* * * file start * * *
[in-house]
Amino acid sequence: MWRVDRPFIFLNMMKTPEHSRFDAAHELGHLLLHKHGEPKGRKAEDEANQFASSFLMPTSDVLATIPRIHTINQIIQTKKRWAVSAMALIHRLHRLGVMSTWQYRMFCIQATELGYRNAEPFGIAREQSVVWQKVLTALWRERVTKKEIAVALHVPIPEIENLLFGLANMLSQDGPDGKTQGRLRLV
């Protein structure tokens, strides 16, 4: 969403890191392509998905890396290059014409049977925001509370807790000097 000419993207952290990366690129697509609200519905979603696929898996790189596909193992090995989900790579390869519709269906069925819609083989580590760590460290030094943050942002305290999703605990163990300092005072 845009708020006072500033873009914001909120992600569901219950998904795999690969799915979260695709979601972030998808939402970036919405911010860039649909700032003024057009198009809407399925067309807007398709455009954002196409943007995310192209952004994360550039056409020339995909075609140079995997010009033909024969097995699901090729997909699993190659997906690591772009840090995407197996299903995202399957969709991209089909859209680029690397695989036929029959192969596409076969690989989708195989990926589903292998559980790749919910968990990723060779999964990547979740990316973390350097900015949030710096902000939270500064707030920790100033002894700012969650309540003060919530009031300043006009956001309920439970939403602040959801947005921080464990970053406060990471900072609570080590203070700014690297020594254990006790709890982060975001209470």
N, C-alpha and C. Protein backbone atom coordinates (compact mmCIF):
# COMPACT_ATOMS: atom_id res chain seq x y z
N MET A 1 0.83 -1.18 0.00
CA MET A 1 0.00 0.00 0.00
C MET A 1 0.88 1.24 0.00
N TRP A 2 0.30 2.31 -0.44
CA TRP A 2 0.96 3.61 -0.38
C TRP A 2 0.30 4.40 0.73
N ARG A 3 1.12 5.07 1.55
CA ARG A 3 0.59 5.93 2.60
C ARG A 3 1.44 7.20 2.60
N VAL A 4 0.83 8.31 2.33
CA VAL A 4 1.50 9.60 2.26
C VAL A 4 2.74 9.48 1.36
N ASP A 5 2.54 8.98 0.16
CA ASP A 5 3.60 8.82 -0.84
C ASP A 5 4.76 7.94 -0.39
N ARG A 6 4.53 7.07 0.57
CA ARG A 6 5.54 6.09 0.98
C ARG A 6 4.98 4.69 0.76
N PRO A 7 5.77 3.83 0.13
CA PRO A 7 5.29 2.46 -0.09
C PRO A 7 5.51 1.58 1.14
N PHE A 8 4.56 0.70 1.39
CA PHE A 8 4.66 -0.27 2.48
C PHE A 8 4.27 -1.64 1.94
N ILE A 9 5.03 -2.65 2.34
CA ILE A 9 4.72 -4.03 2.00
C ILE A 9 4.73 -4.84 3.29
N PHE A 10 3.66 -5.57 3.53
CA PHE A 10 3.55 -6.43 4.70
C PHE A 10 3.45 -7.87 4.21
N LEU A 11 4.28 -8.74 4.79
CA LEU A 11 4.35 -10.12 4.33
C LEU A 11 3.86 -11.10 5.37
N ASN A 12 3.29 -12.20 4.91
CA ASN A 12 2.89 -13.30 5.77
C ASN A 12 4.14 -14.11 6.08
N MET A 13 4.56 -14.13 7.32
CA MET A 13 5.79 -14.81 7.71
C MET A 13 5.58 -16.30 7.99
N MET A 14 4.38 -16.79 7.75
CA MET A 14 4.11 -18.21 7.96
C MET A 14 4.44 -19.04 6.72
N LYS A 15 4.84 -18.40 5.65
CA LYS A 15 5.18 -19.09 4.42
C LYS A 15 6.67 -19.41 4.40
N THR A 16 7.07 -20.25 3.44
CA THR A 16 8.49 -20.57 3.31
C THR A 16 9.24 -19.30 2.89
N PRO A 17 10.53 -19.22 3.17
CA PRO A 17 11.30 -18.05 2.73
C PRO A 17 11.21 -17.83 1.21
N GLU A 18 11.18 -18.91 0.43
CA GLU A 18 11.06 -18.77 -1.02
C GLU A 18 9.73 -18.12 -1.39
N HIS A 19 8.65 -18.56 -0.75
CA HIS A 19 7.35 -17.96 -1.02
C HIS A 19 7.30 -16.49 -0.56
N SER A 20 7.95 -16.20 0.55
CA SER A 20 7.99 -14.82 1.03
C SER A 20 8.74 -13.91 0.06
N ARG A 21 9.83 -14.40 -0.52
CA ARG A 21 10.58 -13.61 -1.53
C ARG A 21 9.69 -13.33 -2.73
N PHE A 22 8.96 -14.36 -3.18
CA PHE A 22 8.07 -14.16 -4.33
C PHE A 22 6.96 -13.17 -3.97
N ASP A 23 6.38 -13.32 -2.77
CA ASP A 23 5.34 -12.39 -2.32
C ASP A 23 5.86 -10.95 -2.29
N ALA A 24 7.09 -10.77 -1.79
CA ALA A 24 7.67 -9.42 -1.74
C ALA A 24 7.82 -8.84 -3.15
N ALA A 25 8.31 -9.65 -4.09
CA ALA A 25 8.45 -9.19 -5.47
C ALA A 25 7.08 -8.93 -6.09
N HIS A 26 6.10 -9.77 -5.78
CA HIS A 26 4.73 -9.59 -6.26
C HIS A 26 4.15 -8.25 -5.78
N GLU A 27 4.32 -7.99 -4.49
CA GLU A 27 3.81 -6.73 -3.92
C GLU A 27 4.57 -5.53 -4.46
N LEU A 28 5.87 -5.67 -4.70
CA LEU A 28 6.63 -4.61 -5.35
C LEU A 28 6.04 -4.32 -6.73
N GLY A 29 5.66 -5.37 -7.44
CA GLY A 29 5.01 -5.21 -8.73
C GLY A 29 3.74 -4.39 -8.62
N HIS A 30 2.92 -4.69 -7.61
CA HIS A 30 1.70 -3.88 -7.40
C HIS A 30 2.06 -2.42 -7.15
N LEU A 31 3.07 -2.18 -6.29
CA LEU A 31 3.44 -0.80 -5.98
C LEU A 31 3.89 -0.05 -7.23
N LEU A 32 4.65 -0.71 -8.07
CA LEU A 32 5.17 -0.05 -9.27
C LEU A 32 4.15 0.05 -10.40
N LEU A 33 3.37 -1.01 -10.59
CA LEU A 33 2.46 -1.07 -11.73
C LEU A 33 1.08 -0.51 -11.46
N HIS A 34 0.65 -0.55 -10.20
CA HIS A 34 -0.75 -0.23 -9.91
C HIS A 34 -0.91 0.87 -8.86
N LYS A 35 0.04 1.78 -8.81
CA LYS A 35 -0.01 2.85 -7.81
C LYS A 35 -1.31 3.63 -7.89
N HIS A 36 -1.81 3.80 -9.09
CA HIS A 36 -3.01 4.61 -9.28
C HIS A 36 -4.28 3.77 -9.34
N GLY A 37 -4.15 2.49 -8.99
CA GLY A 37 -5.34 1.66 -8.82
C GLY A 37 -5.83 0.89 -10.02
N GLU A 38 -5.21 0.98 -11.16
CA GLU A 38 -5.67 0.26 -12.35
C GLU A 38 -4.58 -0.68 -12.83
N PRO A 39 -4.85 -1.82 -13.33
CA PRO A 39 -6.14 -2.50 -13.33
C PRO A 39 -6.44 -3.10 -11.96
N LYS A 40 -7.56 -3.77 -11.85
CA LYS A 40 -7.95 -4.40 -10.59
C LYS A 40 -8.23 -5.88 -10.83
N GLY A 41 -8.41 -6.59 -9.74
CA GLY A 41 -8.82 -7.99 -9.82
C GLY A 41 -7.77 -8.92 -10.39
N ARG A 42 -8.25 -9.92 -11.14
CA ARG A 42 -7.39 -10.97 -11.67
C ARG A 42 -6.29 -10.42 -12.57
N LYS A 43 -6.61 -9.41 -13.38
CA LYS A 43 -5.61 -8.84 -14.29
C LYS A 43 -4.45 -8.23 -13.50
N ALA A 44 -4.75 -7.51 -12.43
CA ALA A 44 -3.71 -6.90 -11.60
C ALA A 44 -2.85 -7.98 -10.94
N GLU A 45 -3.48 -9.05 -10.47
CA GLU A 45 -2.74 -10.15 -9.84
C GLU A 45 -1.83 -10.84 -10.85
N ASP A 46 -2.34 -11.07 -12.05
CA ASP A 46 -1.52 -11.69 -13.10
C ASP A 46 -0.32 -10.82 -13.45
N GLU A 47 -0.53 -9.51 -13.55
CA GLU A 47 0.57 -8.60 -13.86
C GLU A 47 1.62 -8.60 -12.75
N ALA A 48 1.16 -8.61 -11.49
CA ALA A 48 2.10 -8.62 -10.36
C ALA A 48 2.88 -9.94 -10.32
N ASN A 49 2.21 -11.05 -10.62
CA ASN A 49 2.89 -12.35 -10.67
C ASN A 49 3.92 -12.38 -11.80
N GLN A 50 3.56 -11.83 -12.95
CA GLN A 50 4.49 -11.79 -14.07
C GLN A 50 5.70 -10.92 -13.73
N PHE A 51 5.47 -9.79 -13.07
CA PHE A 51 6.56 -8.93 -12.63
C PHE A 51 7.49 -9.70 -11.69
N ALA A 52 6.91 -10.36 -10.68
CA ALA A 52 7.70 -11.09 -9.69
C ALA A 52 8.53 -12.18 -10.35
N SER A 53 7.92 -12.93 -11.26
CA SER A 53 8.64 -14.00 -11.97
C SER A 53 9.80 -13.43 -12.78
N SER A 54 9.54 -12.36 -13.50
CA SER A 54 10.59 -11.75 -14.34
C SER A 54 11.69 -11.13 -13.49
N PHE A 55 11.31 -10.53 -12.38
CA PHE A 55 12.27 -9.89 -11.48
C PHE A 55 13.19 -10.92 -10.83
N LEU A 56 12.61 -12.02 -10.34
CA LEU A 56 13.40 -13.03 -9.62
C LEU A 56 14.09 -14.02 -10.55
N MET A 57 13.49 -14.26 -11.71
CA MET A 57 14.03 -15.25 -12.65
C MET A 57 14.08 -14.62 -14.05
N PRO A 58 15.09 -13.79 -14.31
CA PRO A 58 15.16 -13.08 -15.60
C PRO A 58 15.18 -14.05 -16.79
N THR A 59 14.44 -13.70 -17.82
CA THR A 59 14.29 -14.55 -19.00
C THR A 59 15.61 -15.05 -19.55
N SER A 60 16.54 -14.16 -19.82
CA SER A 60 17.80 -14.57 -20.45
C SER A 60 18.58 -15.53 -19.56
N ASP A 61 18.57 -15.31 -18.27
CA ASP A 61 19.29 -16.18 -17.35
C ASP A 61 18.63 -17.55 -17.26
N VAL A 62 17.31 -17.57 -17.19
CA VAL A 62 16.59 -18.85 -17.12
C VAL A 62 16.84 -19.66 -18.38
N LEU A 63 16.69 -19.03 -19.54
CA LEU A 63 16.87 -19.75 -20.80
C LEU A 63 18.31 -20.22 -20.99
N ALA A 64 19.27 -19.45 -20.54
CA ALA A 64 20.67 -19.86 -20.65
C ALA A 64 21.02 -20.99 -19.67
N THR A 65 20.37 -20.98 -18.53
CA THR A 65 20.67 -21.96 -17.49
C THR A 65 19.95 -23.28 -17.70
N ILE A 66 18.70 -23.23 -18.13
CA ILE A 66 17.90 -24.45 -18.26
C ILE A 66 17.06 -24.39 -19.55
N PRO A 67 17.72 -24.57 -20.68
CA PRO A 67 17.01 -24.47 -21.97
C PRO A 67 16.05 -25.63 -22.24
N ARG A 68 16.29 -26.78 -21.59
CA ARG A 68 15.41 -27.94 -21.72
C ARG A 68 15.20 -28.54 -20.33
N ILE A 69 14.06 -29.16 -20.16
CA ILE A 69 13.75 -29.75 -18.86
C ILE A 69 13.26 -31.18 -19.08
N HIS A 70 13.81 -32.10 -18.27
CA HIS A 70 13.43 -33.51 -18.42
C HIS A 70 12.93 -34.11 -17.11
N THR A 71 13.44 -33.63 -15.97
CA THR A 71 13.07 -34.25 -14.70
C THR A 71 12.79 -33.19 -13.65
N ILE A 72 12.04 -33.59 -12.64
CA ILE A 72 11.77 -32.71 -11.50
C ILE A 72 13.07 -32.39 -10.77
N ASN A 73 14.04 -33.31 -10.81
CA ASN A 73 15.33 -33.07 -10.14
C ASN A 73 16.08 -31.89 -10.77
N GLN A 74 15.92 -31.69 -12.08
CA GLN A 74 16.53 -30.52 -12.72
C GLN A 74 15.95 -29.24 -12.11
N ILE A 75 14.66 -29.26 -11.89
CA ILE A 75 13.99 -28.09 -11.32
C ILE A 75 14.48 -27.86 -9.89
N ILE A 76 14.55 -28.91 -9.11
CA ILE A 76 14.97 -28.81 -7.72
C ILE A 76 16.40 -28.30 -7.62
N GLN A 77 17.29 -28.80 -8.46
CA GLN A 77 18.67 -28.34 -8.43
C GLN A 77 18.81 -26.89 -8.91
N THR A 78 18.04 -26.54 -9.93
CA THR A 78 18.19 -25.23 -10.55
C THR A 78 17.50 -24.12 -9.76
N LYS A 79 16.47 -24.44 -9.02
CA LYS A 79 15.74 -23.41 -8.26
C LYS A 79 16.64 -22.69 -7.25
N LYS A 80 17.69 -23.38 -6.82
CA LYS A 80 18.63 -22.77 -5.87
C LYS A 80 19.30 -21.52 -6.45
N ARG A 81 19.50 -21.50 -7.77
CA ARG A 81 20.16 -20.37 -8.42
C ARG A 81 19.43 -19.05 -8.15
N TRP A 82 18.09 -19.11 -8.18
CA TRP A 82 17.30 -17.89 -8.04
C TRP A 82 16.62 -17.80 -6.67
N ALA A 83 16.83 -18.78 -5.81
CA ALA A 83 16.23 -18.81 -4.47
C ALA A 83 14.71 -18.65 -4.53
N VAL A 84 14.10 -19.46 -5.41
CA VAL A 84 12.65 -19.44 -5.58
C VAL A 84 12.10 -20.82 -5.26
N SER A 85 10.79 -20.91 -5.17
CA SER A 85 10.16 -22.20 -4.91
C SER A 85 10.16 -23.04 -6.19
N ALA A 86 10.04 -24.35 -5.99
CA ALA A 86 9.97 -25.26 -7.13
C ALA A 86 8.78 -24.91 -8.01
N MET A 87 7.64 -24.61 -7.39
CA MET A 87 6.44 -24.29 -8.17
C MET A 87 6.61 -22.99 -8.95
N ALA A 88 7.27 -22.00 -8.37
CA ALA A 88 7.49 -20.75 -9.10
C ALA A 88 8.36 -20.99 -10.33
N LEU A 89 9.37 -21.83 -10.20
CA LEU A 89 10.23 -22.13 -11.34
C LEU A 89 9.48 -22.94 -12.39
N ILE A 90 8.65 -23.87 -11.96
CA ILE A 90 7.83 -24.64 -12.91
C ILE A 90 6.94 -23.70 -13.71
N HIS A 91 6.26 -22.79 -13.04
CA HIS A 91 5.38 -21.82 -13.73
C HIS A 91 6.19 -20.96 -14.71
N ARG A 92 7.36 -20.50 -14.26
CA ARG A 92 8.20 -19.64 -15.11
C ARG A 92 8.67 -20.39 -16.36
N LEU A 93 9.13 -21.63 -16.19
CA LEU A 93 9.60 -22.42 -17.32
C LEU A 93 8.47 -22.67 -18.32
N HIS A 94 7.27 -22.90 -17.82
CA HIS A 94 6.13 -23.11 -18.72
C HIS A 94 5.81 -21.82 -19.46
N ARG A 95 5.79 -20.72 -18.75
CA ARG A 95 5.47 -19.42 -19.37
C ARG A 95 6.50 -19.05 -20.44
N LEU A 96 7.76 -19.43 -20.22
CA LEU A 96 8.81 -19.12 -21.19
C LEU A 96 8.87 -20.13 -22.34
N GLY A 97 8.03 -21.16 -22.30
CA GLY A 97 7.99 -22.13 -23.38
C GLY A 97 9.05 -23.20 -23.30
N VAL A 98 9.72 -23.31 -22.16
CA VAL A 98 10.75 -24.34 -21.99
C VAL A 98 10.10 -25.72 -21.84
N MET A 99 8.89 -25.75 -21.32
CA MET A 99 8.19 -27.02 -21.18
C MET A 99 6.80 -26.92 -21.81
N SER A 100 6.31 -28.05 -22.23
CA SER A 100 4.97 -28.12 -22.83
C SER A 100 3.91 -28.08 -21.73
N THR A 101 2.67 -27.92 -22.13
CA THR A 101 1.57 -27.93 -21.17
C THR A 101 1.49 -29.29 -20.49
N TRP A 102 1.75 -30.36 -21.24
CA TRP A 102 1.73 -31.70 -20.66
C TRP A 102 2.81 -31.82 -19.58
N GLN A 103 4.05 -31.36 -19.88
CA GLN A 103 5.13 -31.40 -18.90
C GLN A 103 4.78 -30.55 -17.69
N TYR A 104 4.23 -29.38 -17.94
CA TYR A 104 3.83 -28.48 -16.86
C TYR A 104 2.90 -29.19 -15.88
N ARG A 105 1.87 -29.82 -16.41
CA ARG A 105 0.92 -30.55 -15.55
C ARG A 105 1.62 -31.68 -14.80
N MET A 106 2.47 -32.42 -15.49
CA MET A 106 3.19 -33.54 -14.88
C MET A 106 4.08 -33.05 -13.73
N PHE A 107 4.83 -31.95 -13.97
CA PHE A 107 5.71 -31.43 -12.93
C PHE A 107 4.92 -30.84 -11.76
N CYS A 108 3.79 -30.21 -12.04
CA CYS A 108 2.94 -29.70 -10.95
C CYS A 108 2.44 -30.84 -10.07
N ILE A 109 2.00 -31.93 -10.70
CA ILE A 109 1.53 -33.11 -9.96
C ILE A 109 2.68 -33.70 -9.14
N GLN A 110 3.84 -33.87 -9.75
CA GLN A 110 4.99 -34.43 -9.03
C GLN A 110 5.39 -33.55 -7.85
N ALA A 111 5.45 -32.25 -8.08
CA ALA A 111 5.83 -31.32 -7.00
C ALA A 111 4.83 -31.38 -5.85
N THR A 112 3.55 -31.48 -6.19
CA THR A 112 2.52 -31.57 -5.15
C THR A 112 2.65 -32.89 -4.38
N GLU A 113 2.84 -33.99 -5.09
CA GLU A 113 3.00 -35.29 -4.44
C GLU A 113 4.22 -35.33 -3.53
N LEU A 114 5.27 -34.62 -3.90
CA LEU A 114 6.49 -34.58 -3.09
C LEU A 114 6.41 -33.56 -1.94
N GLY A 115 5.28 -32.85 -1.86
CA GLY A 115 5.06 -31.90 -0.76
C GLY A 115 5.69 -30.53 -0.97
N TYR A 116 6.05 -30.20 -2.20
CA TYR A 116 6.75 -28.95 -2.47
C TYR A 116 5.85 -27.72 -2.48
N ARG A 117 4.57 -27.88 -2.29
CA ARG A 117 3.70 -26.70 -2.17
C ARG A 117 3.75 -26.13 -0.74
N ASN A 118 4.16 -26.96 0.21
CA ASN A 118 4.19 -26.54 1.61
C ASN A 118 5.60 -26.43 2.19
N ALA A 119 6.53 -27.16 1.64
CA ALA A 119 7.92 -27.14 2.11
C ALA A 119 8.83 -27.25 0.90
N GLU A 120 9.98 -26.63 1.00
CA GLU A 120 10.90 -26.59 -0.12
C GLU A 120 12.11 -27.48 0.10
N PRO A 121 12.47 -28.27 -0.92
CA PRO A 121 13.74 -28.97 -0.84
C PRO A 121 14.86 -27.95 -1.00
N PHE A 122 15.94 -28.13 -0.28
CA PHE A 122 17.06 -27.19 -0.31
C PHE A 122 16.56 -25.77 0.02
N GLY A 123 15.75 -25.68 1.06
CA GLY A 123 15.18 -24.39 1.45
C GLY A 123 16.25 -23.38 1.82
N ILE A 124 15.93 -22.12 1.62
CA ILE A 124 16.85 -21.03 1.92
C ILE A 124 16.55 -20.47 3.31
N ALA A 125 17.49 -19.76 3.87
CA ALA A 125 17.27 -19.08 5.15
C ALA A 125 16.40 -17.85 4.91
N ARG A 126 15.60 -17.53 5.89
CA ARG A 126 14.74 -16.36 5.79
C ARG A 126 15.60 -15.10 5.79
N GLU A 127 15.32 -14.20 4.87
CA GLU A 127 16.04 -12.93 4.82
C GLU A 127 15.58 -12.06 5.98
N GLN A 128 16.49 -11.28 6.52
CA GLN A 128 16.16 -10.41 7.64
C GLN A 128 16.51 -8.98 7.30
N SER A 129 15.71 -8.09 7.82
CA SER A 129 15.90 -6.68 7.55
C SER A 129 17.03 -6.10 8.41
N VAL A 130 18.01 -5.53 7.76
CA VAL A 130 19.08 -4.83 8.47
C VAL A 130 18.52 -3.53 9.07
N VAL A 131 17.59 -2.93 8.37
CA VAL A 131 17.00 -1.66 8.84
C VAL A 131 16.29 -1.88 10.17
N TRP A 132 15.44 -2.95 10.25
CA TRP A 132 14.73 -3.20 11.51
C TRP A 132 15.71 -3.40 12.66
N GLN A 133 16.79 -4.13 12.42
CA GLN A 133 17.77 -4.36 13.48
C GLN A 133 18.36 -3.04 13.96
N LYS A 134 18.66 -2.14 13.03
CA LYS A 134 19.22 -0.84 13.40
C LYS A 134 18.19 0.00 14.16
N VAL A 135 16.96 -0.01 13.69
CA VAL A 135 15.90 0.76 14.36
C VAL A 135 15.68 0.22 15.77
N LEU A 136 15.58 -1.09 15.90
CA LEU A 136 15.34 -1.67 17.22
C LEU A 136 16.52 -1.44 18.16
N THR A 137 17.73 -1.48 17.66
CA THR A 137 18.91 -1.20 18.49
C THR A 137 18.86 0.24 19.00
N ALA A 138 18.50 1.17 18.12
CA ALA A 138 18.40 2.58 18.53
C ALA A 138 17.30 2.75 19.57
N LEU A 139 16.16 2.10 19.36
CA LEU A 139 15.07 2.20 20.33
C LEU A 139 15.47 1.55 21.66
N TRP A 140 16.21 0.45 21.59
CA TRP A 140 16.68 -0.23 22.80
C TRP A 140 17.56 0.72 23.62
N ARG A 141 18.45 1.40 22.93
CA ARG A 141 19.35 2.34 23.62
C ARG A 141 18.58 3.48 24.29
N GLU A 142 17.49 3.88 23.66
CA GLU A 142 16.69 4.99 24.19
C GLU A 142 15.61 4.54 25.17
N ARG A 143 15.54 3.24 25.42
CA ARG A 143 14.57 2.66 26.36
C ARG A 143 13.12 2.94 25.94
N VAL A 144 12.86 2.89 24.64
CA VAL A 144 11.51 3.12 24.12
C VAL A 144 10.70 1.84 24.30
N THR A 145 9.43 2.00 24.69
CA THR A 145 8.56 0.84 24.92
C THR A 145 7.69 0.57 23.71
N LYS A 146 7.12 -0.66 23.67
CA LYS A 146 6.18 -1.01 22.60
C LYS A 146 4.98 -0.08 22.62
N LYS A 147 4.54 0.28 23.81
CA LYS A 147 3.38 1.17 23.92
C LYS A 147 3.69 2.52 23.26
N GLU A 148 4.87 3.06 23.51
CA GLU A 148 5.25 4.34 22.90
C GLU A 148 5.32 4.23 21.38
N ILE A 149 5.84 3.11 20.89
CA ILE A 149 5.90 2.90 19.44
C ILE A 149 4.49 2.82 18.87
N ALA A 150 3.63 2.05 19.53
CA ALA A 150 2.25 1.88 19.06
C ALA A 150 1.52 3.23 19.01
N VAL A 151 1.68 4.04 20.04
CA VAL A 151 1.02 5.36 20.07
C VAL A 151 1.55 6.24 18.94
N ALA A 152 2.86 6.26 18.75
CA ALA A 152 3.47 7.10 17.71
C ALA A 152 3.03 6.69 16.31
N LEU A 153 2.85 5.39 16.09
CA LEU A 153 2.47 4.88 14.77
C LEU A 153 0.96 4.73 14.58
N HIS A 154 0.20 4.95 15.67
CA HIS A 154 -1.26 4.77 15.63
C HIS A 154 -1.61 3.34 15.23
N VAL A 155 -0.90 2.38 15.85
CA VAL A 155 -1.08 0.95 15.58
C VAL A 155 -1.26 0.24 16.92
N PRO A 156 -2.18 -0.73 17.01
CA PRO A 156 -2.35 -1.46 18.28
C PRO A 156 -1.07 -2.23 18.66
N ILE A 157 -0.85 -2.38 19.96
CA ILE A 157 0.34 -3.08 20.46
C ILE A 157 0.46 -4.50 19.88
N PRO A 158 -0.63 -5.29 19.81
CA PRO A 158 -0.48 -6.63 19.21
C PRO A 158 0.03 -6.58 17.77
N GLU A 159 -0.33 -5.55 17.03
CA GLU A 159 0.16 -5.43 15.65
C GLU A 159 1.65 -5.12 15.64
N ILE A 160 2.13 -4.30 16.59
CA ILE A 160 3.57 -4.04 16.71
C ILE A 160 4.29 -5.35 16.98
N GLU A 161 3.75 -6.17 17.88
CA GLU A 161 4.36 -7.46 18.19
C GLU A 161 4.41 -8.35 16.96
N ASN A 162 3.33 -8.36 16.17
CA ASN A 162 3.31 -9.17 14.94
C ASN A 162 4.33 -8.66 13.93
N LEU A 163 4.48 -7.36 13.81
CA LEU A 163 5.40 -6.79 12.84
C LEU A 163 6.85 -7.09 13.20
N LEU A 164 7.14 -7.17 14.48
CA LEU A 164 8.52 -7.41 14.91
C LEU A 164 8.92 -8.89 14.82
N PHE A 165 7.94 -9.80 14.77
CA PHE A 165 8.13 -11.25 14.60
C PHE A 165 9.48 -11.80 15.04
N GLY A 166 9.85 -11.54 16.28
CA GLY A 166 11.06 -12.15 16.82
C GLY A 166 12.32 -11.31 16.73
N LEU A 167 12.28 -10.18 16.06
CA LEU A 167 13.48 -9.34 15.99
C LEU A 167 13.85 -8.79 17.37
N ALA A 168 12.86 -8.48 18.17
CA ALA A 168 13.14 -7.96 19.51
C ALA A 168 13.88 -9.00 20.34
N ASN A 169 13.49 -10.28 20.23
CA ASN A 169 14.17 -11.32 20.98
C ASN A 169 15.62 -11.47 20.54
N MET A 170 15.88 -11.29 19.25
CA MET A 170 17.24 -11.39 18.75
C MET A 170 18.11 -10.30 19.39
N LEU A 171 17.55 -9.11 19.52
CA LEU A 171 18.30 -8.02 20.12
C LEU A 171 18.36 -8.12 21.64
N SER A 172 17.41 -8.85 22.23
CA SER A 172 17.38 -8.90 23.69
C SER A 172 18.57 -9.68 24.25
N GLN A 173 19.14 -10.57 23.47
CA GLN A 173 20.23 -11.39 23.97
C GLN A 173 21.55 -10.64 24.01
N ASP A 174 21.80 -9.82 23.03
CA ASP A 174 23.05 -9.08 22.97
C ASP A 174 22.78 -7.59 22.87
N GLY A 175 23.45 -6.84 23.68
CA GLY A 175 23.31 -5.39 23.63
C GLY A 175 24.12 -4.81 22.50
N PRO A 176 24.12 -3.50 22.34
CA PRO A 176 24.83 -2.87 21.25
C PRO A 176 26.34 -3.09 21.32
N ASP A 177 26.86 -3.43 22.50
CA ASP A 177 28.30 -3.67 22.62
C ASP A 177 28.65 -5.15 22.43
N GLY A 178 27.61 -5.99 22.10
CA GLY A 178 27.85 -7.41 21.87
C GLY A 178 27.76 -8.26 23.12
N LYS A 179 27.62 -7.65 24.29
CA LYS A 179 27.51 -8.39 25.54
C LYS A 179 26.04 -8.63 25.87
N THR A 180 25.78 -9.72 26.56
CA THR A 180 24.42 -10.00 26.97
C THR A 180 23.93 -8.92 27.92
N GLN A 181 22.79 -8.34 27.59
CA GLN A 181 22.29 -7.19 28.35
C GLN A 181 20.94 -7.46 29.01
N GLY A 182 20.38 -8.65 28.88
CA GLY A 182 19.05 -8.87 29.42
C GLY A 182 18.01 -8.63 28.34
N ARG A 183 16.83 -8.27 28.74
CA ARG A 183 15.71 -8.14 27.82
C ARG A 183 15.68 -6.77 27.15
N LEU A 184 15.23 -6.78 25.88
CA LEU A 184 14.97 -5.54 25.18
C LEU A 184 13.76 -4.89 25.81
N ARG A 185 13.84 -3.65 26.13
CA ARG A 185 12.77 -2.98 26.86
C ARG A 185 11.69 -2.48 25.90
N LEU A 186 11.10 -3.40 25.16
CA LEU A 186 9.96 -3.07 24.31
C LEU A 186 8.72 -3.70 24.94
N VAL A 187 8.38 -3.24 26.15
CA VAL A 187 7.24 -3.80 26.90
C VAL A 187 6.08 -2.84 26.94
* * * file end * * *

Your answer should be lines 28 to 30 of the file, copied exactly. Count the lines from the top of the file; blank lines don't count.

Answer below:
CA PHE A 8 4.66 -0.27 2.48
C PHE A 8 4.27 -1.64 1.94
N ILE A 9 5.03 -2.65 2.34